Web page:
Thursday, September 05, 2013

Cooking Sorghum

So yesterday we pressed the sorghum stocks at a farmer's place about 10 miles down the road. We got home and started cooking the sorghum juice to reduce it to syrup.

We didn't get a whole lot of juice, about 8-10 gallons. This should yield about 1 gallon of syrup. Next year we will space the sorghum better and give it more manure.

We cooked a few gallons yesterday and figured out when to stop cooking. One batch we had to cook again because we took it out too soon.

This morning I am cooking the rest. It is a 3-4 hour process to cook a batch. We don't have an evaporator, so we are cooking it in batches on the stove. If it was a little cooler I might cook it outside.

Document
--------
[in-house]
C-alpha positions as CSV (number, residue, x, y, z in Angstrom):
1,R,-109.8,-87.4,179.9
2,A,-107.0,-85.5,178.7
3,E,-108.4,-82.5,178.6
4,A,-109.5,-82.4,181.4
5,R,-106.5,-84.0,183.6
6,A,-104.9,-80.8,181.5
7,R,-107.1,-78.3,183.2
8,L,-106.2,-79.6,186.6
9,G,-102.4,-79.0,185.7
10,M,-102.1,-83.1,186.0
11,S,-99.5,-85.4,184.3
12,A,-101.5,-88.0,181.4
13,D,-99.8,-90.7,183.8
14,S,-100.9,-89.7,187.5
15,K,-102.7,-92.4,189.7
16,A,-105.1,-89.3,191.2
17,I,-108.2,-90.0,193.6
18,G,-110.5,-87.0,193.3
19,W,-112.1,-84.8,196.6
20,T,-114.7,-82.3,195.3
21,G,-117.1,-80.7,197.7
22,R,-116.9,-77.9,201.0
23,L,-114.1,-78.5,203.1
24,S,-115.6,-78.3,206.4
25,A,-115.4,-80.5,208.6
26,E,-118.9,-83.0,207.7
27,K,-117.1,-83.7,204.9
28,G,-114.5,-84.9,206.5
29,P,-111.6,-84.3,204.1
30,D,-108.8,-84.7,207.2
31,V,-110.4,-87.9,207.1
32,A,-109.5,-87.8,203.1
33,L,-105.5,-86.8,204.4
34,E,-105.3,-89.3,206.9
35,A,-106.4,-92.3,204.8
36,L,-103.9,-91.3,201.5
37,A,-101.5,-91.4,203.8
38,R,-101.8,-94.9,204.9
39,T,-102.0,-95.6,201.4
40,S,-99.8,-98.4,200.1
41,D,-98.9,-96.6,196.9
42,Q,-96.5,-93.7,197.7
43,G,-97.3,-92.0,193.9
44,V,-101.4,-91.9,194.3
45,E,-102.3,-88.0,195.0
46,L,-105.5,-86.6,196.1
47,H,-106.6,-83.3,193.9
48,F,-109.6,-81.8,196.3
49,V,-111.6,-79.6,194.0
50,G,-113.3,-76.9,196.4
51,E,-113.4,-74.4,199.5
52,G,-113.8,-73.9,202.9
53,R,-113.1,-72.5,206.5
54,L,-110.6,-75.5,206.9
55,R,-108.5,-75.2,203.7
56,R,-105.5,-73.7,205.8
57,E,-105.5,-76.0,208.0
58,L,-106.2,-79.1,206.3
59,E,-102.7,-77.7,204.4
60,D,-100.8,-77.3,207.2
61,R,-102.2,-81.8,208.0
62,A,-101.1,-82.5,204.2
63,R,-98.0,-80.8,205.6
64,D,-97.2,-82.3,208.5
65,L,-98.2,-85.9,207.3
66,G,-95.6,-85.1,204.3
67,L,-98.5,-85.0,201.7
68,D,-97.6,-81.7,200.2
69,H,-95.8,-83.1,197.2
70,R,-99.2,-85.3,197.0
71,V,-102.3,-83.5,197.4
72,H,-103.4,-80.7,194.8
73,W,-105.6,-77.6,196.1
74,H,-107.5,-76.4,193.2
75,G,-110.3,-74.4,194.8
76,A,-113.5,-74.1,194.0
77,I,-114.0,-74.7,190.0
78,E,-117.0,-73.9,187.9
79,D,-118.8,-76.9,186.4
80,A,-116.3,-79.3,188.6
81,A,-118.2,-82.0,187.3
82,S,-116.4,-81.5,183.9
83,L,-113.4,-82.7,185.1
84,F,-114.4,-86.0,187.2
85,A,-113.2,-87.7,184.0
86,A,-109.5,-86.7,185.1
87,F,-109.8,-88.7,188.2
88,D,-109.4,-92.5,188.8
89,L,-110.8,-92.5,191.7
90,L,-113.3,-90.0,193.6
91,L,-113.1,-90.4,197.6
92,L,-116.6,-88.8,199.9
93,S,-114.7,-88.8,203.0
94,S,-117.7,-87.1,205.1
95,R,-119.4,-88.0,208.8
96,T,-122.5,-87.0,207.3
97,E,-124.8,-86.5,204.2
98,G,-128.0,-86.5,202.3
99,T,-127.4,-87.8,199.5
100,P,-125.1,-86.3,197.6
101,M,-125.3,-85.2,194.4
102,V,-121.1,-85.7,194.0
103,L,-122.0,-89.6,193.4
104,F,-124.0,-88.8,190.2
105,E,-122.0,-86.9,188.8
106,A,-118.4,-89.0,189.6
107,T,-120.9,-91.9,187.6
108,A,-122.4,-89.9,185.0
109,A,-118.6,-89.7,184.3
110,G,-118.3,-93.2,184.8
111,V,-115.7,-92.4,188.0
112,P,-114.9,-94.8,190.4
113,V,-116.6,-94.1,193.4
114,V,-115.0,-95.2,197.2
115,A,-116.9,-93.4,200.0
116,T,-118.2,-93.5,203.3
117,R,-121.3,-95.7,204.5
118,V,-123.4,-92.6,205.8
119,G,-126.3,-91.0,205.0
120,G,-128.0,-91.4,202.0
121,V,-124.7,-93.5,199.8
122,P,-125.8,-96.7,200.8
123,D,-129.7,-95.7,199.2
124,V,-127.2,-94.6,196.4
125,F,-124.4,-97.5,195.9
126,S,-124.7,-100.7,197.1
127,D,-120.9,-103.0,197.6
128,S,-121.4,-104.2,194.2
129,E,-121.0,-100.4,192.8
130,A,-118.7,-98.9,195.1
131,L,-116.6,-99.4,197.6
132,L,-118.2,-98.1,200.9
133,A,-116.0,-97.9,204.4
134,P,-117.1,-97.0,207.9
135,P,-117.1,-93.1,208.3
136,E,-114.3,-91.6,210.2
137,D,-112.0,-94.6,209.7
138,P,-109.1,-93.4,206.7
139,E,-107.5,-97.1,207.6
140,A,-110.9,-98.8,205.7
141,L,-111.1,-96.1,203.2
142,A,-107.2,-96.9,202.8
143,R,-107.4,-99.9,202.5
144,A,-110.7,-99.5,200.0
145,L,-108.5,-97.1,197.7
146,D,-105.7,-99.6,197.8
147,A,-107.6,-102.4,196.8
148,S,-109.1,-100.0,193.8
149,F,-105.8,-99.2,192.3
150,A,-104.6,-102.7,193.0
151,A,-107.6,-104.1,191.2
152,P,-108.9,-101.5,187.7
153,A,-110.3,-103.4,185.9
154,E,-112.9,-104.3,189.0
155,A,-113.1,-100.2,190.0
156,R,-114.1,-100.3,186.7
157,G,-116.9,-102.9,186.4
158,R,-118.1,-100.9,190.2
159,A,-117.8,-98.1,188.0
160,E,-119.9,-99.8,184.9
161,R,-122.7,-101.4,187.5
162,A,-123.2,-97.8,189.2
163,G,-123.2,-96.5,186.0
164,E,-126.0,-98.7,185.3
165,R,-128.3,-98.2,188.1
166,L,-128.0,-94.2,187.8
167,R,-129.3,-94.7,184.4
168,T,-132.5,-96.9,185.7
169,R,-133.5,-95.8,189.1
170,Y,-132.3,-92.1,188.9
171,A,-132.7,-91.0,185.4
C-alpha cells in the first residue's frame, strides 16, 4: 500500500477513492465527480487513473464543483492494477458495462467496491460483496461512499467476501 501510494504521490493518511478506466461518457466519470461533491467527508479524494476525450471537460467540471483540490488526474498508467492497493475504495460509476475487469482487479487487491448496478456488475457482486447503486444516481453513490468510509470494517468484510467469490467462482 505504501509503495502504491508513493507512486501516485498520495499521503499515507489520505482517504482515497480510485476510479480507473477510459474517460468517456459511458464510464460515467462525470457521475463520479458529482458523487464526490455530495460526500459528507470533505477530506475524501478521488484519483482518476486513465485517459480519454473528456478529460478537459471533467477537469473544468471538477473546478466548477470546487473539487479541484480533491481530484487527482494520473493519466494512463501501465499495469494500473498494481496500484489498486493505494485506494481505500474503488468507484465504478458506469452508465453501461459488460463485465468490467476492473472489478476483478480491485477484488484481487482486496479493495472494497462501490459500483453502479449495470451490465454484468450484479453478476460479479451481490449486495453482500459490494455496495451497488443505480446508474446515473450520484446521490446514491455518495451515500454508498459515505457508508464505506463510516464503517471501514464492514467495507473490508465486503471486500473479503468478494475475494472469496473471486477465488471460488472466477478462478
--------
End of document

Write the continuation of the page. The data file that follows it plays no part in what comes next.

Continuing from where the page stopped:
We had a little sorghum to sweeten our cream of wheat at breakfast. Delicious!

Oremus pro invicem!


Jim Dorchak said...

Ok so how do you know when enough is enough cooking?

Did you use a stone press and mule to press the cane?

How about a little fermentation followed by distilaion?

Jim Curley said...

We read alot, especially from the KY extension on cooking it. If you don't have a sugar refractor or syrup hydrometer (we don't), you can tell by temperature 226-230 F.

It really changes thickness and color right around 220 F.

A farmer up the road had a press driven by a basic small engine, geared down. He also has one set up to be run by a mule, but only uses this on his 'field day'.

Maybe next time, when we get more we can try some fermentation ....